Men and mental health

Men and mental health

It can still be a very lonely existence for a man struggling with his mental health.

Despite greater awareness and high-profile attempts by charities to banish the stigmas for good, many are racked by the belief that men should be tough and fearless and are therefore reluctant to display any sign of perceived weakness. They choose to suffer in silence.

And the numbers will be significant with more than a tenth of UK men living with one or more of the common mental health disorders.

William was confused by the early warning signs just over nine years ago and initially suppressed them until the sadness and anxiety manifested in a more catastrophic way for him and his loved ones.

He said: “I was so aggressive. Whereas before I would let things go, I was up for the fight. The slightest thing would make me angry.

“The emotional side of me died and I was not showing any empathy. Family values went out of the window. My three children are my world and yet I just upped and left them one weekend. I was completely self-absorbed. A different person.

“I wasn’t sleeping and the less I slept, the worse I was. Yes, there were brief interludes where I felt brighter, but I was so down. I had never been like it before.”

William said the issues bearing down on him could have been manageable, if deal with in isolation. However, there was a slow accumulative effect with the various pressures combining so he felt like he was drowning.

The responsibility of being the bread winner for the family, the general daily demands and logistics of young children, financial strains as he and his wife embarked on their long-held ambition to build their own home, parents suffering serious illness and a job in the emergency services, which is formidable by its very nature. Added to that were some unresolved troubles from childhood.

There was a dramatic change in personality for the perpetual joker.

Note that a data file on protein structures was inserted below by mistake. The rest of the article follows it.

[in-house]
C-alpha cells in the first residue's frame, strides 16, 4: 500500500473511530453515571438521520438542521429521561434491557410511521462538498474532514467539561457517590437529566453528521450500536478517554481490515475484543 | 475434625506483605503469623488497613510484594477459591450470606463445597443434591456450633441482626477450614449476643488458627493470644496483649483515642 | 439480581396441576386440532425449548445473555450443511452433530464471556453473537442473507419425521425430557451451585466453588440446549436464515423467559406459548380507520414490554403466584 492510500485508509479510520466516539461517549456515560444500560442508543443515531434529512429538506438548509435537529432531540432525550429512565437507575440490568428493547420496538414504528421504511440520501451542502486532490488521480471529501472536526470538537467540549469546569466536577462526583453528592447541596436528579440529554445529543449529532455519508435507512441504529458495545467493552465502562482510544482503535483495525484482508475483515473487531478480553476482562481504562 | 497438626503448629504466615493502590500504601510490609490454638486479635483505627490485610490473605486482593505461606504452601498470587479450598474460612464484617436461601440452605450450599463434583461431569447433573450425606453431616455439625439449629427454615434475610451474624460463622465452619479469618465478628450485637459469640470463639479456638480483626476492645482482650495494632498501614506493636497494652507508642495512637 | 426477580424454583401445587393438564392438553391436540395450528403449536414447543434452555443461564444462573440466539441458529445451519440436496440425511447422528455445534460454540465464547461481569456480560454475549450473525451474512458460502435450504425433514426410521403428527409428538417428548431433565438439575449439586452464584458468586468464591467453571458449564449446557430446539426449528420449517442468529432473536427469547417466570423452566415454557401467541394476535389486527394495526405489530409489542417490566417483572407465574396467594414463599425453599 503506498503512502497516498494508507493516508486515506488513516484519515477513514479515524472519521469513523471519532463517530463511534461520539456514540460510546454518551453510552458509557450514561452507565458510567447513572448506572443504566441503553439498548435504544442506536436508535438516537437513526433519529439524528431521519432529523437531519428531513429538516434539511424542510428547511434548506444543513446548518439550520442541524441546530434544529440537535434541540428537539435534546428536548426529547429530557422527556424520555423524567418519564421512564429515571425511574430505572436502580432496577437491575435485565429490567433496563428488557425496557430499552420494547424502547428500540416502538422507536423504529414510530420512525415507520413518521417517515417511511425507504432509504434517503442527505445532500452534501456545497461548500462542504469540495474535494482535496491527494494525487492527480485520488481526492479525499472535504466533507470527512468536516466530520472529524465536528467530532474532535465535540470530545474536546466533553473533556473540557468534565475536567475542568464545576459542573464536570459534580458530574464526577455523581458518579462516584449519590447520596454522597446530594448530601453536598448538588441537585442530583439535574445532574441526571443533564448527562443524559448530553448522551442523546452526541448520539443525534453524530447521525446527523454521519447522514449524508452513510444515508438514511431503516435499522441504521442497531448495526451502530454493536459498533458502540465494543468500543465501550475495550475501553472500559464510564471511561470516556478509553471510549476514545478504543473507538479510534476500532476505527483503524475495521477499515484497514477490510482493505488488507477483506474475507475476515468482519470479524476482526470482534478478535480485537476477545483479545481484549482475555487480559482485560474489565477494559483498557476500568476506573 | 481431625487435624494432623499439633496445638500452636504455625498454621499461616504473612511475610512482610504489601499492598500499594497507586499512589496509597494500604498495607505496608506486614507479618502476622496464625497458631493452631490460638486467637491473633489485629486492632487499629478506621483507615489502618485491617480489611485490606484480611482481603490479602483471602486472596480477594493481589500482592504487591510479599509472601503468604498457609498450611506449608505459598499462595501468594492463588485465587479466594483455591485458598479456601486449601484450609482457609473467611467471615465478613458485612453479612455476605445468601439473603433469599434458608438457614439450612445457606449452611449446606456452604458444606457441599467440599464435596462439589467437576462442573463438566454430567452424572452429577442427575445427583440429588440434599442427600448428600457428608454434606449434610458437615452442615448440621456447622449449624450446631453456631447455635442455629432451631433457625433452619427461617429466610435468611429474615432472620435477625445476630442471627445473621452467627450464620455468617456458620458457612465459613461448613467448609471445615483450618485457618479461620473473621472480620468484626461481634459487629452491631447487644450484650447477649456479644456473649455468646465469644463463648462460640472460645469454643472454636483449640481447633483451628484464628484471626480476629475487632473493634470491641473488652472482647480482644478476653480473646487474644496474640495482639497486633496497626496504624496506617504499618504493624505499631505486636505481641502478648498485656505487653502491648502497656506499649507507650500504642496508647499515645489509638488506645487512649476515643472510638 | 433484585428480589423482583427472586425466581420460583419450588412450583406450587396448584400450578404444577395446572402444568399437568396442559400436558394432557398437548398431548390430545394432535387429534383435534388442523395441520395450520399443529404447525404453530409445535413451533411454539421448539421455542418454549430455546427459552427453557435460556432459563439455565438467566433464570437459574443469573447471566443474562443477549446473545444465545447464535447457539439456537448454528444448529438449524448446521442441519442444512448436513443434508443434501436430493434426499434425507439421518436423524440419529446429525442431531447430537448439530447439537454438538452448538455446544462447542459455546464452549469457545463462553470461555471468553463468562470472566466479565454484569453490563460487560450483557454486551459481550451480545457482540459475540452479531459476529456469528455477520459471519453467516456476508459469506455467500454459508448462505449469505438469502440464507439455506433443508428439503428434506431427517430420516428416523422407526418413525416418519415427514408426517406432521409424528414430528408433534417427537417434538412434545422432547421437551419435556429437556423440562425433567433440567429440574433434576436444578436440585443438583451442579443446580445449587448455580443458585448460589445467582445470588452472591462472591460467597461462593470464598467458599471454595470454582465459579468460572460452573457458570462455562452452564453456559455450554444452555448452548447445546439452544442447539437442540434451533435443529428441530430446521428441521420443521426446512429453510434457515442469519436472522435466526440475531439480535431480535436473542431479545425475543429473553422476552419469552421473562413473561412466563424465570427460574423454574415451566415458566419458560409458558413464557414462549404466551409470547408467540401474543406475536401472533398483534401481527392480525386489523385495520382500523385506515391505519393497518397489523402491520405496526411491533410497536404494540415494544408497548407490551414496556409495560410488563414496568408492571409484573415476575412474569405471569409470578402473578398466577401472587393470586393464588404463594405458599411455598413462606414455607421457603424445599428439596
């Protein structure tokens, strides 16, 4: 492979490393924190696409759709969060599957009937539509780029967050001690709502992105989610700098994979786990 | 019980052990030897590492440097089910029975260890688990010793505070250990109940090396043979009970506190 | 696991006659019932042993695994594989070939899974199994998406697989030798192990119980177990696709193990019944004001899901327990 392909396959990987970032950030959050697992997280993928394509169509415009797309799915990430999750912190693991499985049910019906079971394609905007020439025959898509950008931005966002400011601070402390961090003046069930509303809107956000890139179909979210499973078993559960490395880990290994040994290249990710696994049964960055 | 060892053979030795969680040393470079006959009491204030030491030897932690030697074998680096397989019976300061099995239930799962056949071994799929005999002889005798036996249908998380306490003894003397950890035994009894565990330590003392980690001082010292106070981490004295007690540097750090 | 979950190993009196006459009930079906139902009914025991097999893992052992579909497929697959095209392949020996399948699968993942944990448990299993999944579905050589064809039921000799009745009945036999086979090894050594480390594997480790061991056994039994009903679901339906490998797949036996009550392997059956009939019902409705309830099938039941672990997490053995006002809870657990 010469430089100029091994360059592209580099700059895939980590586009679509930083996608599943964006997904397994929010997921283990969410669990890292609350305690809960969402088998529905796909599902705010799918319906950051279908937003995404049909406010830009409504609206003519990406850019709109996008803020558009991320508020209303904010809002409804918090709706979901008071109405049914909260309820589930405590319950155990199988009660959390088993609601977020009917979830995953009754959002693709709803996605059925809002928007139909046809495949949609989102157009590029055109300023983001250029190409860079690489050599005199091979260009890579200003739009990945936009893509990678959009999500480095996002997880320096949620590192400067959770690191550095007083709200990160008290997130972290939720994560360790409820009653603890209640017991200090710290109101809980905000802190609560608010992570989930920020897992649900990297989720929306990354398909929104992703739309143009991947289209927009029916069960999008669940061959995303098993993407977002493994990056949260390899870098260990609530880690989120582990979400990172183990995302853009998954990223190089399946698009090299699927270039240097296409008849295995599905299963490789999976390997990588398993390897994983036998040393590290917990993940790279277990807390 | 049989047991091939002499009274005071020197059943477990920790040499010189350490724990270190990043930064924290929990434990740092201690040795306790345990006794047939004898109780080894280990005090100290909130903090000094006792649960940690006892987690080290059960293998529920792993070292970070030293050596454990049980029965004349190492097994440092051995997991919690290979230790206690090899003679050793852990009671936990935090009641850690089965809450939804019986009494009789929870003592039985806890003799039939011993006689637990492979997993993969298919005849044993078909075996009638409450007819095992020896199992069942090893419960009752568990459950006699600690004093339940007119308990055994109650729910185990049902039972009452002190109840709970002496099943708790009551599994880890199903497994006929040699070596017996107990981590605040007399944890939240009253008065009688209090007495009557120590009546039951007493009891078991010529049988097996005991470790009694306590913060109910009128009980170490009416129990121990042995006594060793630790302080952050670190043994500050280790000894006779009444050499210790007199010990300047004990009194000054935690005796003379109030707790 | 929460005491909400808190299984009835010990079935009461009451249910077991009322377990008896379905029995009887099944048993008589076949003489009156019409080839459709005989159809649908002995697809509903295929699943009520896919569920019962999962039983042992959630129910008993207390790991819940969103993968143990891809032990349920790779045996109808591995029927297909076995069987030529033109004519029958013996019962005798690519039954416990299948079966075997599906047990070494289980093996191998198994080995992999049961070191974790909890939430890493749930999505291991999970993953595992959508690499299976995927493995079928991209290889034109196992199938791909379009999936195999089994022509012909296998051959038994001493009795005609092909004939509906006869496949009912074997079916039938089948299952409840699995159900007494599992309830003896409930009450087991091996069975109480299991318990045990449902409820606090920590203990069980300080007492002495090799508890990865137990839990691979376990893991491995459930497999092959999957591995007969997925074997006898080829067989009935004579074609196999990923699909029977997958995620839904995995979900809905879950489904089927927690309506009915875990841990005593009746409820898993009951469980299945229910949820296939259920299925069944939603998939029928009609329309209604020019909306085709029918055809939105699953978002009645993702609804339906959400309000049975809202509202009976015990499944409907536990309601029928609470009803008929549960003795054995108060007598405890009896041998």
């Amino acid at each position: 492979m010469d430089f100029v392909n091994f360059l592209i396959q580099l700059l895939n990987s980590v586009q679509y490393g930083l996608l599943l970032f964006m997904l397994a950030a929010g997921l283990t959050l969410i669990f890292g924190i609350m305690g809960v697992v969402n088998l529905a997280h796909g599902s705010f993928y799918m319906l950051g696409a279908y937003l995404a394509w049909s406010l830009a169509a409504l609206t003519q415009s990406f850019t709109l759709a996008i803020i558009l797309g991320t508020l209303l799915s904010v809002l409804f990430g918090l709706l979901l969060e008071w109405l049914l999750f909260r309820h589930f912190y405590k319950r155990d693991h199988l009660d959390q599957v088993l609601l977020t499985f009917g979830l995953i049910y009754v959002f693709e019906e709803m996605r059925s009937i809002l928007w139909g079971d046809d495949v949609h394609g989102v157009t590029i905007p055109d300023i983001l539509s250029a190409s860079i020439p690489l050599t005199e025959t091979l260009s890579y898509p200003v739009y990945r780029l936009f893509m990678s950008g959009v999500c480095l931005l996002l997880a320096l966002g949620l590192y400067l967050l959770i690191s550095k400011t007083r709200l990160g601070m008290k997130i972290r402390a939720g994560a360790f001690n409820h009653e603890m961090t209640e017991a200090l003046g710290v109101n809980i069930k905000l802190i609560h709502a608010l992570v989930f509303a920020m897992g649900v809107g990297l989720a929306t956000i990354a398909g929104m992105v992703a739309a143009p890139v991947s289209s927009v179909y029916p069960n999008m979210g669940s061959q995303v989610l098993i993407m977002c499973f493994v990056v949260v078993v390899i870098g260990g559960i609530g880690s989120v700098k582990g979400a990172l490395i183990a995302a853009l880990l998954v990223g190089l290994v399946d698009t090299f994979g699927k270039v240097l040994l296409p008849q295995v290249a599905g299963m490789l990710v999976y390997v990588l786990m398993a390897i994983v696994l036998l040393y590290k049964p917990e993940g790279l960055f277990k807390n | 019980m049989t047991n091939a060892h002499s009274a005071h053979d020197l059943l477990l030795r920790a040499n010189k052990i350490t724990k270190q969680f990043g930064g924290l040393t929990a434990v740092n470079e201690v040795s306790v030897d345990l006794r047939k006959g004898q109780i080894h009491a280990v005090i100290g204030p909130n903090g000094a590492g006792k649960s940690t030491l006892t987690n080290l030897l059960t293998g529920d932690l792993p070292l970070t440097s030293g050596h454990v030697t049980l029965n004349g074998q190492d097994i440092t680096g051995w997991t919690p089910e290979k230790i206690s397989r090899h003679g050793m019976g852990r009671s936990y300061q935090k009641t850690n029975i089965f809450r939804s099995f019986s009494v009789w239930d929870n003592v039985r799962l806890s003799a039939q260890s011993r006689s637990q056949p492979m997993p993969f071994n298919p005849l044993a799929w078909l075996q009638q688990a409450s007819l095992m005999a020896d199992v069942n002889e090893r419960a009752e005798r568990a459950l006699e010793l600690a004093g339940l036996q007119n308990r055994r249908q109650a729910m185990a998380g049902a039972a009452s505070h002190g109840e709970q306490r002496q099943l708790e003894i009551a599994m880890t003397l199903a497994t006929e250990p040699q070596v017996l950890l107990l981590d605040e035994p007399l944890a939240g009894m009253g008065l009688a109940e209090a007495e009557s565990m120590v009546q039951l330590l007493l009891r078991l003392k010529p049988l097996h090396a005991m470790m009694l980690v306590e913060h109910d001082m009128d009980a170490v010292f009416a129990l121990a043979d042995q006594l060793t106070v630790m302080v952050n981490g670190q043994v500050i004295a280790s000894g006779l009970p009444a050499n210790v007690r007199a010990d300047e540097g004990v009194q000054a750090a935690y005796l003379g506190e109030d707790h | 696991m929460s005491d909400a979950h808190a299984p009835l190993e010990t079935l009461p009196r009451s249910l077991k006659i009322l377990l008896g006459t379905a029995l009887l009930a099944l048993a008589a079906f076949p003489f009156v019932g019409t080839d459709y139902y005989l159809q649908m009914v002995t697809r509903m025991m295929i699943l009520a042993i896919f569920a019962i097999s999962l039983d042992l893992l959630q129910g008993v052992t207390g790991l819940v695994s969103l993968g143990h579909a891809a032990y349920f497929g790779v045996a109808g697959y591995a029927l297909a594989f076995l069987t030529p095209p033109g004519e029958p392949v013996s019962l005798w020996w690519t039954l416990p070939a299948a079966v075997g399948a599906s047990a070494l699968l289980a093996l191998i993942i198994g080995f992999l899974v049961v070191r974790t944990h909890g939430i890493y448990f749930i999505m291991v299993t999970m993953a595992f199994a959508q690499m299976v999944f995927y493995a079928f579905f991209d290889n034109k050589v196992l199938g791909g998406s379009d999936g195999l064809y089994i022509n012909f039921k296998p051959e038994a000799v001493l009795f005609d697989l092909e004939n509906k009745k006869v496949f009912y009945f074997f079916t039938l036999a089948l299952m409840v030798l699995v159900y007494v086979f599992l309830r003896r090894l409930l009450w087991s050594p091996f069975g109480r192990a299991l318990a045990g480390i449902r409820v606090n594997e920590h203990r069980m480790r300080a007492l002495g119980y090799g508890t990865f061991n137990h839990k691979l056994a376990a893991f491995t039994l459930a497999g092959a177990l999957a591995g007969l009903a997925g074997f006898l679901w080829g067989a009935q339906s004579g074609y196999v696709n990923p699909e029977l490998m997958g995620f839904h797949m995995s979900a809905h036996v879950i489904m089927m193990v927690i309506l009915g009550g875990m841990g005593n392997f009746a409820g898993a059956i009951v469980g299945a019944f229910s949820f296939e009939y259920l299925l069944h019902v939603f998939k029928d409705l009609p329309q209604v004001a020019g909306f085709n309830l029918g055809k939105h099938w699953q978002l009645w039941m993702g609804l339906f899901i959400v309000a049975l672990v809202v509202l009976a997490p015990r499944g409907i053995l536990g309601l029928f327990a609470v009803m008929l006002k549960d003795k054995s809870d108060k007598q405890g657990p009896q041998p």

William said: “It just felt like water was being added to the pint glass and added and added and added and at some point, it was going to spill over the sides. The balance was all out.”

The 47-year-old cites his wife and family as making the biggest difference. They recognised the symptoms, remained patient and encouraged him to visit his GP. Following a test involving a number of questions to determine his state of mind, he was offered counselling and a course of anti-depressant drugs.

William said: “There was a significant waiting list for the counselling on the NHS. If you are ready to talk, I would say make an appointment to go privately. If it doesn’t work for you, it doesn’t work for you. But you have lost nothing by trying and I am sure everyone can get something out of it.”

The sessions served to give him positive coping mechanisms and the doctor is monitoring his prescription with a view to slowly decreasing the dose until he can stop altogether.

William said: “When I am stressed, I can feel the familiar sensations surface, but I am learning how to deal with that in a different way. I know I am not on my own and that it is OK to ask for help.”   

How can you help if you think someone close to you is suffering?

Offer to listen. Listening to someone does not mean you have to say much back. Sometimes they may find it helpful to just talk to you about their problems and to know you are there.

Do not be afraid to ask them questions about how they are feeling and listen to their answers. If they are not feeling great, ask if you can do anything to help.

You might find that the person does not want to get treatment. This might be because they:

  • Do not think they need help and things will get better on their own
  • Are so unwell they do not think treatment will work
  • Do not understand they are unwell
  • Are scared of what will happen to them if they tell their doctor how they feel
  • Are worried what other people might think
  • Are worried it will affect their job or studies
  • Feel hopeless

If the person does not want to get help, it can be very frustrating. However, choose a good time to continue encouraging them to speak with a professional and be mindful of the words you use so as not to create any unnecessary tension.

Instead of being forceful and demanding they take a course of action, use gentler phrases like: I am concerned you have seemed down recently; It has seemed as though you’ve been angry recently - is that the case?; I would like it if you spoke to the doctor about how you are feeling?

And know when someone might also appreciate their own space, reassuring them you are there if and when they want you.

Benenden Health members have access to a mental health helpline, which is available from the day they join.

A qualified therapist will always be at the end of the phone 24/7, day or night, if you need them to offer you support in dealing with conditions such as anxiety, depression, bereavement or relationship problems.

Current members can call the helpline on 0800 414 8247 while those interested in joining Benenden Health can call 0800 414 8004.

Published on 08 October 2019